And so I need Jesus to tap me on my back, or maybe wave his arms frantically in front of my face to get my attention focused back on him as he begins this story from Luke’s Gospel.  At the start we are told that Jesus tells “this parable to some who trusted in themselves that they were righteous and regarded others with contempt.”  In other words, Jesus tells this story to me, and (I’m sorry to say) probably you, along with the twelve disciples sitting next to him that day.  The ones who, like me, are feeling pretty confident about how well we understand Jesus, and pretty certain we can speak for him.  We’ve got the inside scoop.  We are part of the good guys.  We are on God’s side.  And they (whoever They are for us) clearly are not.

Like I said, if we are being honest, Jesus is looking straight at us when he tells this story.
“Two men went up to the Temple to pray, one a Pharisee and the other a Tax Collector….”

Now, imagine you don’t already know how this story comes out and try to see those two characters as they would have looked during Jesus’ day.
In the old days, when they first joined Jesus, the disciples and others who listened to Jesus would have been fooled by this story.  Back then, they’d have expected that the Tax Collector was being set up as the Bad Guy in this story.  The Tax Collector who collaborated with the hated Roman Empire, paying a set amount for the privilege of squeezing money from his neighbors through threats and schemes and bribes.  The Tax Collector was despised.  This person should be shunned from the holy places.  How dare he defile the temple by entering?  That is what they would have thought before.  

And the Pharisee.  The respected, prayerful, Jewish religious leader.  The spiritual guide for those who sought to follow God’s law faithfully.  The one that they can count on to show the way.  To remind them of the law and keep them from straying into uncertain territory.  This is someone to follow.  The disciples wouldn’t have been surprised when the Pharisee entered the temple and thanked God that he was not like that despised and feared tax collector.  This is the Good Guy in the story.  That is what they would have thought before.  

And if we didn’t already know the rest of the story, we’d have thought that same thing.  Most of us probably align fairly well with this Pharisee.  We are generally decent people, trying to do the right thing, wanting to be in right relationship with God.   Like the Pharisee, we are thankful that we are not like the people in the world that use and abuse and manipulate and hurt.  We are thankful not to be among the basket of deplorables.  

Oops.  I definitely needed to hear this story, because that can’t be the right choice, can it?

Luckily, like the disciples, we’ve hung out with Jesus long enough to know that when there’s a tax collector and a Pharisee, a cautionary moral tale is coming.  We used to be fooled by these stories, but not anymore.  We know how this story is going to play out.  We’ve known Jesus long enough to know that Matthew, one of Jesus’ most trusted friends, was a tax collector.  
And we all saw wee little tax collector Zaccheus come down from that sycamore tree and bring Jesus home for dinner.  
And so we already know that the Tax Collector is going to be the “surprise” character.  The underdog.  The one we expect to hate but who is going to turn it all around.  He’s rough-around-the-edges but ultimately repentant and humble. We know the Tax Collector will end up the hero of this story.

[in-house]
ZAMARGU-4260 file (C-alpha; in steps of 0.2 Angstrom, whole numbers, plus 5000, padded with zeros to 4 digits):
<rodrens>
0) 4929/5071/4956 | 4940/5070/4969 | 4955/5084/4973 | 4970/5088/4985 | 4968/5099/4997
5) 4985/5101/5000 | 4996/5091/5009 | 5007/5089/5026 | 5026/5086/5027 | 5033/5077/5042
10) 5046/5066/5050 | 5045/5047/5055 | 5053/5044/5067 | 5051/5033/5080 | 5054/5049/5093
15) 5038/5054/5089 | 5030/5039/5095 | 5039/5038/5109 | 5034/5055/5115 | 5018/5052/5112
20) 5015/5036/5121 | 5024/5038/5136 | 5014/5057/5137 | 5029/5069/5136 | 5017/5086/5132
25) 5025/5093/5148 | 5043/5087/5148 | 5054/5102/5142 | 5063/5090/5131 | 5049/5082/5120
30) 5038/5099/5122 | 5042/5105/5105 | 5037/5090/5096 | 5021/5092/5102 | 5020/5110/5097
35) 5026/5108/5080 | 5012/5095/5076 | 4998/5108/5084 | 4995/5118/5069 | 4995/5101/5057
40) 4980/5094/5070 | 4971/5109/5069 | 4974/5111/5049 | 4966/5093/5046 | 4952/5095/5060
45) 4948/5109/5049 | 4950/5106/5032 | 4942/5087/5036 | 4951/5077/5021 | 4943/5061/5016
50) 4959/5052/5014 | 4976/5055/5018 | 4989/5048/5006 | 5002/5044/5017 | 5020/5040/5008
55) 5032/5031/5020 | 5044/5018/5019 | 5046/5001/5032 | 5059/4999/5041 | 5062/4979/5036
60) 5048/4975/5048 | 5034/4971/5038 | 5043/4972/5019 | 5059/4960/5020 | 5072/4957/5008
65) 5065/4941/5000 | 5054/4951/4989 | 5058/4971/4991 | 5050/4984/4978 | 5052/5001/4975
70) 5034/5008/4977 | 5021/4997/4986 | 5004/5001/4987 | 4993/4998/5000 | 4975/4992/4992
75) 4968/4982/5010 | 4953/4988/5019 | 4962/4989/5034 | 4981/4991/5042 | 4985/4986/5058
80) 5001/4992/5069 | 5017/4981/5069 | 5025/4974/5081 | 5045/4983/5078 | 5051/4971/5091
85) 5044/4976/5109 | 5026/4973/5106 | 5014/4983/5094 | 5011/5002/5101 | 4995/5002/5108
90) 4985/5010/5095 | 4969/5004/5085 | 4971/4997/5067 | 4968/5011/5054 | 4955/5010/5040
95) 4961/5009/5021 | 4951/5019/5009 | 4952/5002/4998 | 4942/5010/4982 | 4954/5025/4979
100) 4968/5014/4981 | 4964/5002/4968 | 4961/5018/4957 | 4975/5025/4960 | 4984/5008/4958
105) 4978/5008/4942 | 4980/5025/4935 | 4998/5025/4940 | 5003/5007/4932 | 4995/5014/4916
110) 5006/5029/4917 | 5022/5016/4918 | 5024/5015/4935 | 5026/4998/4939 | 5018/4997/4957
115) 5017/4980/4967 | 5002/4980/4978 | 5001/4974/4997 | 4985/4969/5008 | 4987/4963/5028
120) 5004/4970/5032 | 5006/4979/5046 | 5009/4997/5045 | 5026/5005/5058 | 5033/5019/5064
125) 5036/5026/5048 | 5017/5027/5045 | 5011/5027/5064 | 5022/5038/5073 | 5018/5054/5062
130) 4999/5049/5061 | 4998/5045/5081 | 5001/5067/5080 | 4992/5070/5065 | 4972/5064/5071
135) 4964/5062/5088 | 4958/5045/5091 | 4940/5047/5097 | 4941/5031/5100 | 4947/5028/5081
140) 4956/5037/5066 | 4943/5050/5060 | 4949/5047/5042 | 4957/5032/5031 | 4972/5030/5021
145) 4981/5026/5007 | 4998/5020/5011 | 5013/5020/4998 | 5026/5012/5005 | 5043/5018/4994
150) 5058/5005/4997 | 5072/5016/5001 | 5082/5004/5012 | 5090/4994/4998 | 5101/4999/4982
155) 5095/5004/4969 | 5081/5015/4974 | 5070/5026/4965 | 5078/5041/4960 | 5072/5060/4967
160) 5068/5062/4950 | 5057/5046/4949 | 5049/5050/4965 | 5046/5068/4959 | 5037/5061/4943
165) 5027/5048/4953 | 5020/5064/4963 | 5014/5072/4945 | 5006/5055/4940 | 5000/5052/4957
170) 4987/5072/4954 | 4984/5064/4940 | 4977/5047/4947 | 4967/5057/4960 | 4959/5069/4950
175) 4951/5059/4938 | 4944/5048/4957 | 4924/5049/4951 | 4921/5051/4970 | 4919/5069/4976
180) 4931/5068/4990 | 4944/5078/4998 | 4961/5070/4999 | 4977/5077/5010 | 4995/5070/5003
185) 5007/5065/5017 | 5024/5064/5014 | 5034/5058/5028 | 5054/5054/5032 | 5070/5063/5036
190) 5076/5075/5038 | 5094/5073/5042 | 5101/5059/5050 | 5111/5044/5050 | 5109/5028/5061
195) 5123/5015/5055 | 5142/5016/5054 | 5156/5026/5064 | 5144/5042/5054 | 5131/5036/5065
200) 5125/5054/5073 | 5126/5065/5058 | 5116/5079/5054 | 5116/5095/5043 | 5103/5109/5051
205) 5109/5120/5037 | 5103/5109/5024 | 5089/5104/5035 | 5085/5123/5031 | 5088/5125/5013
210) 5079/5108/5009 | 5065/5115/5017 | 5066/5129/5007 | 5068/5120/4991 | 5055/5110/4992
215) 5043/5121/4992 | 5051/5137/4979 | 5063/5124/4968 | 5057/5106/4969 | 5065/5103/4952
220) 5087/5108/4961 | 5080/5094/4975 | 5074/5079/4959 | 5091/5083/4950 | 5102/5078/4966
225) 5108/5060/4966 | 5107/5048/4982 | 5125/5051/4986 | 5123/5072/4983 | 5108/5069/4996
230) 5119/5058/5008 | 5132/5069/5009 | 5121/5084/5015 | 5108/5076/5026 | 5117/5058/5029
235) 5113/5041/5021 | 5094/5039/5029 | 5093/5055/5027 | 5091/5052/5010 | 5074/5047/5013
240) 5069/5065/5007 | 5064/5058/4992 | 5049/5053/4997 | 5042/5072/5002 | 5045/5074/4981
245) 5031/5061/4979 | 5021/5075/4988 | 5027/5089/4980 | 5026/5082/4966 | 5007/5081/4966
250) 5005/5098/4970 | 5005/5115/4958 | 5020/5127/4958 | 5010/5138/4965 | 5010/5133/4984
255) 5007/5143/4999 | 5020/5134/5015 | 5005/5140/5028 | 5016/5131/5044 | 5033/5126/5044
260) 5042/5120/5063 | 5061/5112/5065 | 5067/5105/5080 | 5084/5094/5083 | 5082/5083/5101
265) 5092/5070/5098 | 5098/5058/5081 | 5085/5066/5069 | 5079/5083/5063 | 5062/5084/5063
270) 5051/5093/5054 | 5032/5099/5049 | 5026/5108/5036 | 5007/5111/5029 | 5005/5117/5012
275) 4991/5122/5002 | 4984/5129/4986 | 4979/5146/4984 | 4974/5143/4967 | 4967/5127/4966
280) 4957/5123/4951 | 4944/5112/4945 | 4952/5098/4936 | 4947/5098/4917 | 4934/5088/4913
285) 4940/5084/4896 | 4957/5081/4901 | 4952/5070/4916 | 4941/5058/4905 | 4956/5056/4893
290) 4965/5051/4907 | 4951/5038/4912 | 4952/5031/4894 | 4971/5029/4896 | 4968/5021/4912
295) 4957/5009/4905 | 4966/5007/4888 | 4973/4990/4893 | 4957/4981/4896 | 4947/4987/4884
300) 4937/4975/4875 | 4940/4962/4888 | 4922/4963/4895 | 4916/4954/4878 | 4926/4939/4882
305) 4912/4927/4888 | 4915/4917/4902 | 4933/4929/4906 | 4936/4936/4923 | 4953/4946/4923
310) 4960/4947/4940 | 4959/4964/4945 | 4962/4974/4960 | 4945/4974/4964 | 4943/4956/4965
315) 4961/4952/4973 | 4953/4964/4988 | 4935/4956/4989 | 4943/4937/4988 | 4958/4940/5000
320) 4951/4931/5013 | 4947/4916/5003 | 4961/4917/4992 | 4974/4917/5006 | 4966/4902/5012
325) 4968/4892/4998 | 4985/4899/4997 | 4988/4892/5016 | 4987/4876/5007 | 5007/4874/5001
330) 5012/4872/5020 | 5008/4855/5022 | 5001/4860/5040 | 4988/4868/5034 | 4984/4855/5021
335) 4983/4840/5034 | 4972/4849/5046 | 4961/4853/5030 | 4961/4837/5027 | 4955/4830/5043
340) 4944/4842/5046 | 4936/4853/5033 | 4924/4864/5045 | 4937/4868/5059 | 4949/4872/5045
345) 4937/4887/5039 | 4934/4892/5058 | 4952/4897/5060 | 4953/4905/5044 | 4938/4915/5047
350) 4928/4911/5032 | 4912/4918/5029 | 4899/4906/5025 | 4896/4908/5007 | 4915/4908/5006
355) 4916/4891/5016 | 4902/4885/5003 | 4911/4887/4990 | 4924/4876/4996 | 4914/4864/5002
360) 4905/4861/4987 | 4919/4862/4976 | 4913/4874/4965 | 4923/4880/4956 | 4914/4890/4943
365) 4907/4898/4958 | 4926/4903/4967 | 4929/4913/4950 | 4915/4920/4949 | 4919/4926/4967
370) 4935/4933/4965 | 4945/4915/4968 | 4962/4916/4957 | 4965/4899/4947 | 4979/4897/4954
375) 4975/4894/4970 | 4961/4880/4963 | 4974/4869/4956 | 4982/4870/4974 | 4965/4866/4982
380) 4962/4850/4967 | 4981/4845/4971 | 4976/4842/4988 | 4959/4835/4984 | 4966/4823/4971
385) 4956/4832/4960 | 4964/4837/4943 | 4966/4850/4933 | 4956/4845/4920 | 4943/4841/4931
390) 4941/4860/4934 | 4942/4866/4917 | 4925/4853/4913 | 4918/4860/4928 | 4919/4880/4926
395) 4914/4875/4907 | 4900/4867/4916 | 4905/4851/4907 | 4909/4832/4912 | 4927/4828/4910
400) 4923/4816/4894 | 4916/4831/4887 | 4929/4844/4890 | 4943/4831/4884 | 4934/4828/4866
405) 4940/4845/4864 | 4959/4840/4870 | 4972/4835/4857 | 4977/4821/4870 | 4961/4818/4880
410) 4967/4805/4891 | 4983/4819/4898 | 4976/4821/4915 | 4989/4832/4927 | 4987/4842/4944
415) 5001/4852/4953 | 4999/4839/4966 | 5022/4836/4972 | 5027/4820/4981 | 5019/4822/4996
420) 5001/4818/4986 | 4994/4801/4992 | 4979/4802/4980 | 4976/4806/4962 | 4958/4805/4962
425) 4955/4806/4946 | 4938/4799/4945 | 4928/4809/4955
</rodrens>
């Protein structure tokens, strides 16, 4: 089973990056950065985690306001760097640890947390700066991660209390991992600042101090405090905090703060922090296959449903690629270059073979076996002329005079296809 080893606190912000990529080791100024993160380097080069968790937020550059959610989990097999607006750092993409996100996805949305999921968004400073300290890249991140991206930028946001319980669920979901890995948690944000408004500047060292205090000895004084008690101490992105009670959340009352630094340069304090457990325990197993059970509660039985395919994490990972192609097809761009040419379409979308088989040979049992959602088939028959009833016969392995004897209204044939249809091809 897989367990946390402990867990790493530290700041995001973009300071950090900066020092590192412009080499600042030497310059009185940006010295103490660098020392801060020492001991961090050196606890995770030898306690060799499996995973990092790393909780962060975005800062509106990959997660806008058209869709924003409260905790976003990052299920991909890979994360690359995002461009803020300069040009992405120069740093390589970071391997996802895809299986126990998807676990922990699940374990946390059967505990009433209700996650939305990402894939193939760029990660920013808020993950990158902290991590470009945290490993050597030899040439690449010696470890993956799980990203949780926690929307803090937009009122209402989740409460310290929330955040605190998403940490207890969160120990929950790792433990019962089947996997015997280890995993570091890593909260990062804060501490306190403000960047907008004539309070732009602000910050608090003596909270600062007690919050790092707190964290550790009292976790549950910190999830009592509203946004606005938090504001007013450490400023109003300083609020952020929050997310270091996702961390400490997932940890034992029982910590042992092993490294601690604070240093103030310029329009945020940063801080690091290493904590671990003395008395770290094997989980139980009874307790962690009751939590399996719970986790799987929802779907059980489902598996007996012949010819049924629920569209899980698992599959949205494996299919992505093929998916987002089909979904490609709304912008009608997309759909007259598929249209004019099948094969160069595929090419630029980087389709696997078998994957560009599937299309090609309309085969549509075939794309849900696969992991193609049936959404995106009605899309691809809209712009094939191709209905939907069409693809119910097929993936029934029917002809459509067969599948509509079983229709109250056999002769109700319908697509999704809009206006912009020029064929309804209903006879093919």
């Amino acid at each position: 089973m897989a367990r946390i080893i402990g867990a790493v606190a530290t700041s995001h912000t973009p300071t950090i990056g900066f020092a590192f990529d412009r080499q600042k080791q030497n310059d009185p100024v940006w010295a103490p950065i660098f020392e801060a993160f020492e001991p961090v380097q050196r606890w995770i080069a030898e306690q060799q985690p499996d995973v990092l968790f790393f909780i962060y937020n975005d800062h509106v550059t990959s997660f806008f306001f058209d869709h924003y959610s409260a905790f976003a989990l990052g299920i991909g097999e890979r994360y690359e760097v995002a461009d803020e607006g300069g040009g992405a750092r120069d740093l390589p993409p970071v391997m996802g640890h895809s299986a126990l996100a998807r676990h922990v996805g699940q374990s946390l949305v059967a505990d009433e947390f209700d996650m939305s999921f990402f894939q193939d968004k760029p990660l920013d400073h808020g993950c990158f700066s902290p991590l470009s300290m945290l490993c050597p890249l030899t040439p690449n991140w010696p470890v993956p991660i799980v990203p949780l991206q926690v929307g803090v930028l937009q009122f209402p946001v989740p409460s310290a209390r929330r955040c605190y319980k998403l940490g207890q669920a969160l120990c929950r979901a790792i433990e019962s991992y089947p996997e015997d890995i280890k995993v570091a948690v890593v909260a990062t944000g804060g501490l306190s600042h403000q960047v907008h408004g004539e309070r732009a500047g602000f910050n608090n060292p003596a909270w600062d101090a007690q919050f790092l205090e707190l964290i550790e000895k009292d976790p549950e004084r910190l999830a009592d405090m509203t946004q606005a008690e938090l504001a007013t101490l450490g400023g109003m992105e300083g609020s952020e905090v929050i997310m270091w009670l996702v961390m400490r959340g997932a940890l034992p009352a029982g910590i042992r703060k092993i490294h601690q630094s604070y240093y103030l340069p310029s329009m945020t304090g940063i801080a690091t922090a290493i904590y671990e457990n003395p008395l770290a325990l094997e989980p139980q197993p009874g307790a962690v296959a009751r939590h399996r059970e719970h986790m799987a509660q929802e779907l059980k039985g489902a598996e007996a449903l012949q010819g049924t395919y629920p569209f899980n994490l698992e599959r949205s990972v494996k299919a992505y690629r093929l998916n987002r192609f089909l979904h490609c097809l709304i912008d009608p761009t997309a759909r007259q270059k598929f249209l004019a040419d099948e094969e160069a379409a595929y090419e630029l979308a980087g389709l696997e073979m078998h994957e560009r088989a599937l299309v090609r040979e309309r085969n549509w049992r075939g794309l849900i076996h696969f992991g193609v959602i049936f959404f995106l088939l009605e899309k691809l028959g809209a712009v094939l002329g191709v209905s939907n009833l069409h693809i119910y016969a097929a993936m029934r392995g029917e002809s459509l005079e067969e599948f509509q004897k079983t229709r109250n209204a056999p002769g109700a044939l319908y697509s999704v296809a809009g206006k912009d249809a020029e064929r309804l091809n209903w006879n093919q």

And the Pharisee!  The Pharisee is going to be cast as disapproving, stuck in his holy box, thinking he’s got it all right and understood when really he is just touching the surface.  We’re going to see that the Pharisee is the one that sets himself up to be respected and get the rest of us working so hard to be holy that we miss the loving presence of God that Jesus has introduced us to.  

And sure enough, the Pharisee’s prayer is almost a caricature: “Thank you God, that I am not like other men.”  Not exactly a propitious way to start, obviously.  Meanwhile, the Tax Collector prays: “God, be merciful to me, a sinner!”  This is where the Jesus Prayer comes from - the orthodox prayer without ceasing from The Way of a Pilgrim: “Lord Jesus Christ, Son of God, have mercy on me, a sinner.”  It’s hard to imagine words more humble.

Now don’t get me wrong.  There’s a lot to learn from this story even if we’ve heard it before and already know the outcome.  The one who looks righteous is depending too much on himself, and the one who admits his need for God will be scooped up with love and forgiveness.  Clearly, there’s a right and a wrong approach here.  And so, we (humbly, of course) will choose to align ourselves with the Tax Collector, acknowledging our brokenness and imperfection and thankful not to be among the hypocrites.  

Oops - it just happened again!  Picking that side doesn’t seem to work either.  There’s no way to win, is there?  No matter which side we align ourselves with, we somehow end up on the wrong side.  

So I wonder what happens to this story if the main characters aren’t the Tax Collector and the Pharisee.  What if, in telling this story, Jesus was really looking past them to his disciples, us included.  The ones who think we’ve got it all figured out.  The ones who think we understand how God works and so feel free to stand back and judge other people.  The ones who are so busy picking sides and assigning blame for the crisis that we forget to get to know and care for the people mired in the crisis.